In between courses we were able to listen to heartfelt speeches by those that made this night happen.
Winemaker and co-owner of Dominio IV Wines entertains us with his own personal wine and farming stories. Dominio IV wines were served throughout the evening and paired with each dish.
The main course consisted of a braised like, smokey, spit-fire pork over polenta and peppers. It was stunning and bursting with flavor. While this dish didn't exactly fit into our food trend model, it did contain inspiration from food trends we are seeing across the country; braised meats, smokiness, street food and habanero chilies in the form of other peppers.
Farm owners and hosts for the evening told their story of why they do what they do. They thanked us for supporting local agriculture, helping to keep the choices alive when it comes to where we get our food supply. They were extremely passionate as you would expect.
This shot speaks for itself.
We were lucky enough to end the evening with some insane "brick" brownies and Tomato and Sweet Basil Ice Cream from Ruby Jewel, an ice cream company sourcing ingredients from farmers and food artisans in Oregon and around the Northwest. This was such a unique dessert offering and hit it on the nose when it came to my culinary trend investigation. Herby sweet desserts are dominating at restaurants across the country, especially in ice cream. It was fun to find it here on the farm and it was delicious.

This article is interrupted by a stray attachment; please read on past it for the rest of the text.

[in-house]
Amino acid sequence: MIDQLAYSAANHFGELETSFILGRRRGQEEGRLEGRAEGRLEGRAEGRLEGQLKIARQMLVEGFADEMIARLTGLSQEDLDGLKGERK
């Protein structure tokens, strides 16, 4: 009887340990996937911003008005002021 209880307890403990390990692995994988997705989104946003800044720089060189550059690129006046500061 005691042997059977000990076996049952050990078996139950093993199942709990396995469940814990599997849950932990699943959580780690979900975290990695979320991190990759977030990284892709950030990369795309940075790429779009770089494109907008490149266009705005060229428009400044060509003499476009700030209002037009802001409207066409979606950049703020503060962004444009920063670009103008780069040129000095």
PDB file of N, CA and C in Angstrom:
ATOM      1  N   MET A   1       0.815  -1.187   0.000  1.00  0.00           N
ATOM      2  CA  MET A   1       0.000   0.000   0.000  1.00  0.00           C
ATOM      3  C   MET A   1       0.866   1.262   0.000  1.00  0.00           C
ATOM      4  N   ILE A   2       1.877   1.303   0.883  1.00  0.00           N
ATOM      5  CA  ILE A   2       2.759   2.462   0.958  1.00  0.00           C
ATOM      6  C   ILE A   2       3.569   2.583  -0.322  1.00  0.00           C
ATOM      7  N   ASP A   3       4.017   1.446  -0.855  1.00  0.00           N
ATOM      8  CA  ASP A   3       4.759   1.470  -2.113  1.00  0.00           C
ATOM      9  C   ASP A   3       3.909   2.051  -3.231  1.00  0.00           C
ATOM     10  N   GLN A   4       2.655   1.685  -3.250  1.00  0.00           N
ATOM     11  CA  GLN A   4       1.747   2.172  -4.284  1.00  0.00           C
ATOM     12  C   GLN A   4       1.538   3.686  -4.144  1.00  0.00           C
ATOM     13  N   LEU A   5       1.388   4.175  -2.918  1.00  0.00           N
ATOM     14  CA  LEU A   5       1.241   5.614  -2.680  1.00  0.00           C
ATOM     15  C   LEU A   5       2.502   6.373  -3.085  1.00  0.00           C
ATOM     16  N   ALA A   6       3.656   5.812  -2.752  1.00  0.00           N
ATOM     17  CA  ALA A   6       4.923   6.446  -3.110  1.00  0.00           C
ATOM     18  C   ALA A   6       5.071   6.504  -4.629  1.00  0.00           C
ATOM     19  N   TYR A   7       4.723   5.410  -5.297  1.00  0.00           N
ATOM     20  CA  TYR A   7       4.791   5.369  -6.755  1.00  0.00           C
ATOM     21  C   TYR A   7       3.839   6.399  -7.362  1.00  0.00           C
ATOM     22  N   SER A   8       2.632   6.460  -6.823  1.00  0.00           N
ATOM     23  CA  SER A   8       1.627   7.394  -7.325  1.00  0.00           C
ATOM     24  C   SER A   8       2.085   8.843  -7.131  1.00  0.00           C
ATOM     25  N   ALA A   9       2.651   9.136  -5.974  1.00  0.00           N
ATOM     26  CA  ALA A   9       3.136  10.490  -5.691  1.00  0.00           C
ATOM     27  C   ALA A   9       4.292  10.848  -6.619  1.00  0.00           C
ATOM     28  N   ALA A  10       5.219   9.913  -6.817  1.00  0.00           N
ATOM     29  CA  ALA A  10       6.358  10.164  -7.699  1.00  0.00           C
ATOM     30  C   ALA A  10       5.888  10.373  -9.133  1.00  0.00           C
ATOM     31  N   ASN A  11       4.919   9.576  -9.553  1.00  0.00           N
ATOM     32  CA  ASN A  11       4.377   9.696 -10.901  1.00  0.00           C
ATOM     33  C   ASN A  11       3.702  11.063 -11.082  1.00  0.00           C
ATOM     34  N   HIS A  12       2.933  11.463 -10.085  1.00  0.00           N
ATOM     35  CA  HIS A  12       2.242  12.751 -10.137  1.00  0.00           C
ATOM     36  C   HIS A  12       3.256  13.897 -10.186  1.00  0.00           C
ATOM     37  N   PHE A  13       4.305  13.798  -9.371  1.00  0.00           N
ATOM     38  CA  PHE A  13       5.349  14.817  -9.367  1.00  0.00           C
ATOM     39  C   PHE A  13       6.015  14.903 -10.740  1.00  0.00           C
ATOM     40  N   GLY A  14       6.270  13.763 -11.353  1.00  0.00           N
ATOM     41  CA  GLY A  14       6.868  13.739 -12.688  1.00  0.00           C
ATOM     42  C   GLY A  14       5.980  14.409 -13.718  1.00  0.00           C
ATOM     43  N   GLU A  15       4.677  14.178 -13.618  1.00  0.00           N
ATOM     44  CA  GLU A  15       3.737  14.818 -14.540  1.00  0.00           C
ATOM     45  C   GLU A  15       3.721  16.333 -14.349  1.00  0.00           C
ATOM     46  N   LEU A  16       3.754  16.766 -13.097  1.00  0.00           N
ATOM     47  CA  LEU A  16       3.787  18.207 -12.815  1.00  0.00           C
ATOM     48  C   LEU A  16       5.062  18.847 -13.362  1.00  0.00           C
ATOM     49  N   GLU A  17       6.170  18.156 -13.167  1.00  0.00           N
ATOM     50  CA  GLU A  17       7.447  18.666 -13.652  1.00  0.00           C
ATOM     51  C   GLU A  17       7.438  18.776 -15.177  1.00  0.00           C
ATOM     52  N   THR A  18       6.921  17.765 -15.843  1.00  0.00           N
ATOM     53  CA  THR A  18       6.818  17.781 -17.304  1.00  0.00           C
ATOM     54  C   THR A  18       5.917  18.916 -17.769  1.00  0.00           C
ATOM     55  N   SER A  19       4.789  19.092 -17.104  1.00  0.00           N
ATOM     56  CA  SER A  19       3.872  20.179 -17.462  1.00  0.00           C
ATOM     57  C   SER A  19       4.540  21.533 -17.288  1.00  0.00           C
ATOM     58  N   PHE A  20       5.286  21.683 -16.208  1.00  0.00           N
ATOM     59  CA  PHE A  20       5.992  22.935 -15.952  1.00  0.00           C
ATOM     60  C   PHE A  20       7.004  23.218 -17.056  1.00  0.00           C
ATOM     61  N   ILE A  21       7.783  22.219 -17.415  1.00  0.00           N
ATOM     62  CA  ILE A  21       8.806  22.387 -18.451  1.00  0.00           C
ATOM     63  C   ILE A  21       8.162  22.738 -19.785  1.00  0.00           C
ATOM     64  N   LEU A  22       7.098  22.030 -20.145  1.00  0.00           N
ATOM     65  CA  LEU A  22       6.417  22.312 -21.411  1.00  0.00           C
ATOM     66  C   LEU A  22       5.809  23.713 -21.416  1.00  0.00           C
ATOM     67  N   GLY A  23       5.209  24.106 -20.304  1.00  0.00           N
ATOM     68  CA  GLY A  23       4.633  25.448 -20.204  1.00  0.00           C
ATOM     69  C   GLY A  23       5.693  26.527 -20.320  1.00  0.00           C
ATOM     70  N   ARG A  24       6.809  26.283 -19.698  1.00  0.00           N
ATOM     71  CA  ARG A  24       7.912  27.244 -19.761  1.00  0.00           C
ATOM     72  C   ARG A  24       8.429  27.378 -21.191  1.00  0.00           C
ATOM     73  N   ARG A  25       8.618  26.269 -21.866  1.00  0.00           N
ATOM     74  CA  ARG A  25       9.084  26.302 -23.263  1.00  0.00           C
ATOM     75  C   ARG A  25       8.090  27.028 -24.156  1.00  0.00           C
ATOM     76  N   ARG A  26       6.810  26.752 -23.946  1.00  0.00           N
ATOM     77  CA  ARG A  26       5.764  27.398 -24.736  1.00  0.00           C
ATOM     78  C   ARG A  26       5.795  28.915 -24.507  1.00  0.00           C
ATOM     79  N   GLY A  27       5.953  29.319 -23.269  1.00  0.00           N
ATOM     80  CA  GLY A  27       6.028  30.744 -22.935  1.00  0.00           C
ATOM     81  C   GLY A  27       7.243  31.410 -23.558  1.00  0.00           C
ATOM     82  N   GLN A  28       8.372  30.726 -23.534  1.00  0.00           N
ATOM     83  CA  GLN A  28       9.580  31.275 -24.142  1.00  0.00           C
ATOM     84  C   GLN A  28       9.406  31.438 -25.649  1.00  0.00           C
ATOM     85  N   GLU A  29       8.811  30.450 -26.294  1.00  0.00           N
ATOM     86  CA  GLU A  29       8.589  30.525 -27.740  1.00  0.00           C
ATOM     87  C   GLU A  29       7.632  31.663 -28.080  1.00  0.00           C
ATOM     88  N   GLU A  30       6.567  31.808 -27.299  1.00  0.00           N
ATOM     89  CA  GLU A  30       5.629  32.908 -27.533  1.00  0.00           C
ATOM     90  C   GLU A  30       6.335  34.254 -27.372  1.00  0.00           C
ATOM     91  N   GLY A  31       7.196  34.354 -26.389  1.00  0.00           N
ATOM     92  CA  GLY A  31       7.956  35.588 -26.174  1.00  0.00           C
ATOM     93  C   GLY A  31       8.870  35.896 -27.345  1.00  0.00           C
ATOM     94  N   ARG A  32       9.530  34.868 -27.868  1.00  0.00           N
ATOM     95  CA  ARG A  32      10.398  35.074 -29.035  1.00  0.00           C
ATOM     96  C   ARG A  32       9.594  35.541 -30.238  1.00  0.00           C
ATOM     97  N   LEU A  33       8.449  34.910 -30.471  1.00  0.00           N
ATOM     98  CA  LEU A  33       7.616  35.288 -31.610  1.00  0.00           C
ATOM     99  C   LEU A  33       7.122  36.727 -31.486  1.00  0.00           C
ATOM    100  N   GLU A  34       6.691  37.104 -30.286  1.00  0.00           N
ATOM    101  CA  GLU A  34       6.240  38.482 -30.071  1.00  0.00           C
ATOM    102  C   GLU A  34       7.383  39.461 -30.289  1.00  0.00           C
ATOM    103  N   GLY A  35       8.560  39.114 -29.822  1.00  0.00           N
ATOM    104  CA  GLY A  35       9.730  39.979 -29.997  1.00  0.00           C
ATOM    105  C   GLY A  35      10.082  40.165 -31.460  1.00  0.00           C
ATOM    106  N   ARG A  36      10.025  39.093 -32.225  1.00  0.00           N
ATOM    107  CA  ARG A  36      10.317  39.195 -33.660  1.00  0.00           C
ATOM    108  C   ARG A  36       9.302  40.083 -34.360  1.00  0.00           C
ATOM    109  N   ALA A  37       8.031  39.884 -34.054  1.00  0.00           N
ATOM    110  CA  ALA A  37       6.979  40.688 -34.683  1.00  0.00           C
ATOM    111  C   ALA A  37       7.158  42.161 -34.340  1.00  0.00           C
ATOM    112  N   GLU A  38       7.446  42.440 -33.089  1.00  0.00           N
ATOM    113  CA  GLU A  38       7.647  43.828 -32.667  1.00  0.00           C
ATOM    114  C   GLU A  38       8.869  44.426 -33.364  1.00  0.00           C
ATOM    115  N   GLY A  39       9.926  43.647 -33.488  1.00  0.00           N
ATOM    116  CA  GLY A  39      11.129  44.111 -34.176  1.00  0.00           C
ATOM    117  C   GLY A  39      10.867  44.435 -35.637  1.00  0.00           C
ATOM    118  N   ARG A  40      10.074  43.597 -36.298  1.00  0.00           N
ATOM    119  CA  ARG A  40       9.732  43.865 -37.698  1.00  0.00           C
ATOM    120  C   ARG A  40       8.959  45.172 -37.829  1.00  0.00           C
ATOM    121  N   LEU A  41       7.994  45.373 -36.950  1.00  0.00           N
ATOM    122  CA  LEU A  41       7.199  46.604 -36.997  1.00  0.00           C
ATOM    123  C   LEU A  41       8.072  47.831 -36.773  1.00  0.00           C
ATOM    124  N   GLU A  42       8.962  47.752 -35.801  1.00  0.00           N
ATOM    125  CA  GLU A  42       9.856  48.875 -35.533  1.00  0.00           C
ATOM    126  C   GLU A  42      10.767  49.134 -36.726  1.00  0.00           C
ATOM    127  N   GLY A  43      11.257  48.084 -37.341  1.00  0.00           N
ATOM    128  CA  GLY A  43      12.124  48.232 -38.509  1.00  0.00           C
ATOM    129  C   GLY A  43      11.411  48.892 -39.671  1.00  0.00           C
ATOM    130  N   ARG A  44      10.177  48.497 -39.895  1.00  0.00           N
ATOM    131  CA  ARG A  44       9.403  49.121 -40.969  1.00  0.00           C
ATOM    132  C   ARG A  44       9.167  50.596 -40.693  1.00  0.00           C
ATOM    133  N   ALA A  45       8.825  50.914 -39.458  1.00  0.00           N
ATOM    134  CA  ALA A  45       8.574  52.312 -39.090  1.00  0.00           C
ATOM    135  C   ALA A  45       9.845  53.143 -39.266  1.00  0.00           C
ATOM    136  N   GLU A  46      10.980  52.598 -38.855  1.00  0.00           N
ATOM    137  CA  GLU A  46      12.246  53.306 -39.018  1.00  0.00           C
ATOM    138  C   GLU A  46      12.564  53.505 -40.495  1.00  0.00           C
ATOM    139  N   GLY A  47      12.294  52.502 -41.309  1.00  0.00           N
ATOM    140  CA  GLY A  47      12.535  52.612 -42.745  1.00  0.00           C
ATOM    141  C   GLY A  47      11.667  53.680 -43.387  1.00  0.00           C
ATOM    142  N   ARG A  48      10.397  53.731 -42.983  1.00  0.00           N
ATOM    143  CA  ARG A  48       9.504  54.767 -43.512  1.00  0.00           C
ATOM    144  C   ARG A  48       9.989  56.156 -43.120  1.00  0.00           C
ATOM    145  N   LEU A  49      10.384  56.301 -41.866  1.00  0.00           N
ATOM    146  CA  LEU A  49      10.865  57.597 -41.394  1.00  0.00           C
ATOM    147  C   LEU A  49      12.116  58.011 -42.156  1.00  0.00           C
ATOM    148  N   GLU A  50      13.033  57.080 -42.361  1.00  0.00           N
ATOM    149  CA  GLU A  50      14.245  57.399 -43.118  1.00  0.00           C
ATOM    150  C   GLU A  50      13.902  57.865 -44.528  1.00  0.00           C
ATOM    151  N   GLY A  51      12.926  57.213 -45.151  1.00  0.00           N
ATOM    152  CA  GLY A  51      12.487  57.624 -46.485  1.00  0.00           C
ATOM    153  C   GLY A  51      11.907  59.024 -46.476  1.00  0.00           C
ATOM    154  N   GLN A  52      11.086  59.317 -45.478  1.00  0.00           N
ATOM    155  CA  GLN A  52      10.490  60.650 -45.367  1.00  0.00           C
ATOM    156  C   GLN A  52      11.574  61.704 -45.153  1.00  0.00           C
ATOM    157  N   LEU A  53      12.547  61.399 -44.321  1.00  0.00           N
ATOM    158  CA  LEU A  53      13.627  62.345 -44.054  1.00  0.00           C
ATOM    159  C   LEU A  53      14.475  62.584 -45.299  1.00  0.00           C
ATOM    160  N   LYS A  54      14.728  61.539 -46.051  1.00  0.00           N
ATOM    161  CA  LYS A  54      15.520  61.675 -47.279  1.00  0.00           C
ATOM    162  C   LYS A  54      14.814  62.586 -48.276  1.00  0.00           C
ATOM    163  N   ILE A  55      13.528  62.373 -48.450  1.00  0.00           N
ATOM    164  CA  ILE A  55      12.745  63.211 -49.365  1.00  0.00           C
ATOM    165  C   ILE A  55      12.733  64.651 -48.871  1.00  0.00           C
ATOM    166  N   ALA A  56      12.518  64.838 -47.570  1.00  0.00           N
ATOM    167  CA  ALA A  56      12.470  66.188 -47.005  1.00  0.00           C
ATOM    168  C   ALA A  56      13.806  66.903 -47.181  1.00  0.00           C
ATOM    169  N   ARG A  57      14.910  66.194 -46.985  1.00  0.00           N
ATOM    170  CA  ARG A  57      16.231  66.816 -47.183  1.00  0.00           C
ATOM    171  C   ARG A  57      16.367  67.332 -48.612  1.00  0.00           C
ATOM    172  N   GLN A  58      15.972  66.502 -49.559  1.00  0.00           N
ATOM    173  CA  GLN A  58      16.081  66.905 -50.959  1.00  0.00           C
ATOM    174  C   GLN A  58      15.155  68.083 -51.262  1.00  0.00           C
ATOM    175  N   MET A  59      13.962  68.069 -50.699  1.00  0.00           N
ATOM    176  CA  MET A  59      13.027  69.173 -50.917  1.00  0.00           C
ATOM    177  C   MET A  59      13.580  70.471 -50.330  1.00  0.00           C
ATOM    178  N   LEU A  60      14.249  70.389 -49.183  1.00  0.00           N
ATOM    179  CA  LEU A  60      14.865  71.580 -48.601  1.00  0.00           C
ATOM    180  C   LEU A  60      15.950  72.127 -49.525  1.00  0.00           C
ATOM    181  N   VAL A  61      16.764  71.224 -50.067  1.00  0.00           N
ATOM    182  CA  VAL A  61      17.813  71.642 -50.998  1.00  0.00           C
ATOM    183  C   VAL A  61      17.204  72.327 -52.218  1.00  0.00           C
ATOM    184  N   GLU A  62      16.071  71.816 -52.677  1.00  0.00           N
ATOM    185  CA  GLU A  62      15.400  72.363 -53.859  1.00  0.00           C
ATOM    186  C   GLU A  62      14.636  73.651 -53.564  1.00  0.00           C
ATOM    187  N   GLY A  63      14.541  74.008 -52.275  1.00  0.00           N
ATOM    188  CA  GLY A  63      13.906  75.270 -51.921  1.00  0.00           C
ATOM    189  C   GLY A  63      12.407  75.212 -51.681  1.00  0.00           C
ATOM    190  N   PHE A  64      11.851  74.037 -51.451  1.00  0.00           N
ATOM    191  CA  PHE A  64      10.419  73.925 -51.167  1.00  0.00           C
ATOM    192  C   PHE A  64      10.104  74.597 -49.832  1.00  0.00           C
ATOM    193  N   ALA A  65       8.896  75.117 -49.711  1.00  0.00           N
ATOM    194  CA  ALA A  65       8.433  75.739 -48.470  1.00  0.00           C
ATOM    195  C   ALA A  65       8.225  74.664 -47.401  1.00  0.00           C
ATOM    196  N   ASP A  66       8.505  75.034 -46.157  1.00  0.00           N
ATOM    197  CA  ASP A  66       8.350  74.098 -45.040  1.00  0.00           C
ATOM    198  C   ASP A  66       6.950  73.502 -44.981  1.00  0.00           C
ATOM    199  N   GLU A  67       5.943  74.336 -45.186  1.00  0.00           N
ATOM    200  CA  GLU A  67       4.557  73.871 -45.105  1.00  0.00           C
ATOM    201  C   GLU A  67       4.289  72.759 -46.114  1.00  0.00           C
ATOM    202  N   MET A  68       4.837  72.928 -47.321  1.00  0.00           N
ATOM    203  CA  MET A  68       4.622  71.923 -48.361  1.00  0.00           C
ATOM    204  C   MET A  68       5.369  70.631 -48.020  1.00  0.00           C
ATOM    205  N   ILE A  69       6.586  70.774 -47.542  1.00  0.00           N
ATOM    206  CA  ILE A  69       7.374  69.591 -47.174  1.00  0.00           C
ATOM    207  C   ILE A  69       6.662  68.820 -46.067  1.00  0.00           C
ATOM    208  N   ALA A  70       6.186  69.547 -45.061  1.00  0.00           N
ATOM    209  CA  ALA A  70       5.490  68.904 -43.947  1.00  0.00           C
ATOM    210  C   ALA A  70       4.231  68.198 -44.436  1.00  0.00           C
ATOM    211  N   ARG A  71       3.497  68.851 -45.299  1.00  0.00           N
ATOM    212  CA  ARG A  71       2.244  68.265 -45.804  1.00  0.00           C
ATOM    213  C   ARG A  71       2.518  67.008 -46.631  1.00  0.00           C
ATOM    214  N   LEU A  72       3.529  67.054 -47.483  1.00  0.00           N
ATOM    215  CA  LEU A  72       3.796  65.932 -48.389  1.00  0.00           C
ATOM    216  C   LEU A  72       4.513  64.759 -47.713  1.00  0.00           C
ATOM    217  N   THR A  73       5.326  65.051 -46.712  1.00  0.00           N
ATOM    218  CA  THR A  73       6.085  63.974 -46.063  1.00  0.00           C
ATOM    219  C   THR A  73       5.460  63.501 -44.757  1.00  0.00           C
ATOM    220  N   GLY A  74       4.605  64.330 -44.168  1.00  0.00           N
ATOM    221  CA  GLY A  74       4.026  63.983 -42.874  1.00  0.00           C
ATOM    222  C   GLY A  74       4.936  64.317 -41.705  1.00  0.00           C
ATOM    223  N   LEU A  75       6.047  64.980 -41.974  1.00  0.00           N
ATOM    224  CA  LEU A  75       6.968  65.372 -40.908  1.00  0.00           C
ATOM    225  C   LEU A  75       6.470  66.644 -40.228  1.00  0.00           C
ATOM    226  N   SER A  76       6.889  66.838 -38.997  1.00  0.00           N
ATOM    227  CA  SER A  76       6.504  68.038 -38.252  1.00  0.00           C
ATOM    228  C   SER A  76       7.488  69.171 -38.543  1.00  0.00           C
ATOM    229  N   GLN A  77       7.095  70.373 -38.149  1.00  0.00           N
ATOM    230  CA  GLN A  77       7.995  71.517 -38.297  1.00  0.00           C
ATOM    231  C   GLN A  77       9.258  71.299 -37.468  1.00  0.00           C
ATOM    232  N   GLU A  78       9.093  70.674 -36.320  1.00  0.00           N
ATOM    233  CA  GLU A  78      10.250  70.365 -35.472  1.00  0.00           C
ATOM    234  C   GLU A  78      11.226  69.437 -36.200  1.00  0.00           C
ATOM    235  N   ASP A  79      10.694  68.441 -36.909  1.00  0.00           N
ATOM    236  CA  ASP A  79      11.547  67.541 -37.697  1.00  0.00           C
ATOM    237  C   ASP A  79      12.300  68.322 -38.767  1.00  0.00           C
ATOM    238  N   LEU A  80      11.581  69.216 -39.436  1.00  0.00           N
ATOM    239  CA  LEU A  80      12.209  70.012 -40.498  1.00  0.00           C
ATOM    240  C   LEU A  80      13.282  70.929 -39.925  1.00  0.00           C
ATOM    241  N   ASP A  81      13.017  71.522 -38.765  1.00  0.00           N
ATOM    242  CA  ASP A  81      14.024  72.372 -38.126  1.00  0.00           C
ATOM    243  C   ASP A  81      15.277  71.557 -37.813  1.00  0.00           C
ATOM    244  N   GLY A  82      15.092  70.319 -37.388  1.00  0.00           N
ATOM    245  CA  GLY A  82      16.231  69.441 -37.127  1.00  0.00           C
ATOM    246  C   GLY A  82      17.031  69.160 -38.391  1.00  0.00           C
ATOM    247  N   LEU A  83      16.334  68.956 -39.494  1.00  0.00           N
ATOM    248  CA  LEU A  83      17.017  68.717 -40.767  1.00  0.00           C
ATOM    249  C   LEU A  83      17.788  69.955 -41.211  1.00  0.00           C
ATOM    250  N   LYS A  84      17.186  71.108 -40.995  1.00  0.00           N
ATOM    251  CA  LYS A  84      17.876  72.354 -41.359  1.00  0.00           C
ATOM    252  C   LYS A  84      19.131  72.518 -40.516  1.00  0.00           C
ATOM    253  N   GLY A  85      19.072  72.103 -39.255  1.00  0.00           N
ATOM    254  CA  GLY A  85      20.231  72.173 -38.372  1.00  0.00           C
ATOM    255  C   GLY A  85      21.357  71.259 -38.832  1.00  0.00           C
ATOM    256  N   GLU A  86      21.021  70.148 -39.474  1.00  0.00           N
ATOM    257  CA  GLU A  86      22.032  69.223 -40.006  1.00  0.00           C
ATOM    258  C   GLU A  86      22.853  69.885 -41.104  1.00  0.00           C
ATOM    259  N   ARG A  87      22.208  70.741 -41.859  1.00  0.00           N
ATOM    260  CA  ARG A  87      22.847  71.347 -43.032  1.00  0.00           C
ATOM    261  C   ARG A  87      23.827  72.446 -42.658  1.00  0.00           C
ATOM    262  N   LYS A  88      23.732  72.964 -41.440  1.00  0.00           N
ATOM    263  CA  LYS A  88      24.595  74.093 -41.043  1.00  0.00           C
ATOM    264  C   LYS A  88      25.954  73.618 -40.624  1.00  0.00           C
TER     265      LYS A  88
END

The sun began to set over the fields and brought our evening to a close. I couldn't have asked for a more inspired night of food and friendship and can't believe this evening was actually part of my job. How lucky am I?
Since my work is with Sargento, I am always thinking of how I could have paired these creative, trending dishes with cheese. If I had made these same recipes at home, would I have added cheese and what kind? And this is not saying these dishes needed any help, trust me, they were amazing in every way possible. This is just my own exercise in creativity.
With our first course salad I would have likely sprinkled Sargento's Hard Grating Parmesan into the greens. I love a salty, cheese taste to accent flavors already present. While it wouldn't have changed the existing taste, the Parmesan would have given an extra edge of yum.
Now, the seafood and greens dish did not need any help when it came to flavor, but if I was pressed to make a cheese decision, I would Incorporate Sargento's Artisan Blends® Shredded Wisconsin Sharp White Cheddar Cheese. It's creamy, but distinct in it's flavor profile. If you have not experienced this cheese blend before, I encourage you to play with it in your food creations at home. I promise only good things will come out of its use.
Our main course, set atop a bed of polenta with dry jack flavorings. Could I have gone further with the cheese? Always. Always. Who doesn't love a creamy polenta with an even creamier, cheesy addition as part of the mix. I would have gone cheddar, extra sharp. No questions asked. The end.
Ice cream and cheese. Have you tried it? You should, it works. With tomato and basil ice cream it's a no brainer, Sargento Fine Cut Shredded Mozzarella Cheese would be my first choice. Honestly I'm dying to try this. The perfect caprese ice cream...I know it would work.
Disclosure: I am currently working with Sargento cheese over the next year as a Flavor Journey Correspondent. While I have been compensated for my time, as always, all opinions are my own. Please support this wonderful family brand that supports the creation of stories such as these.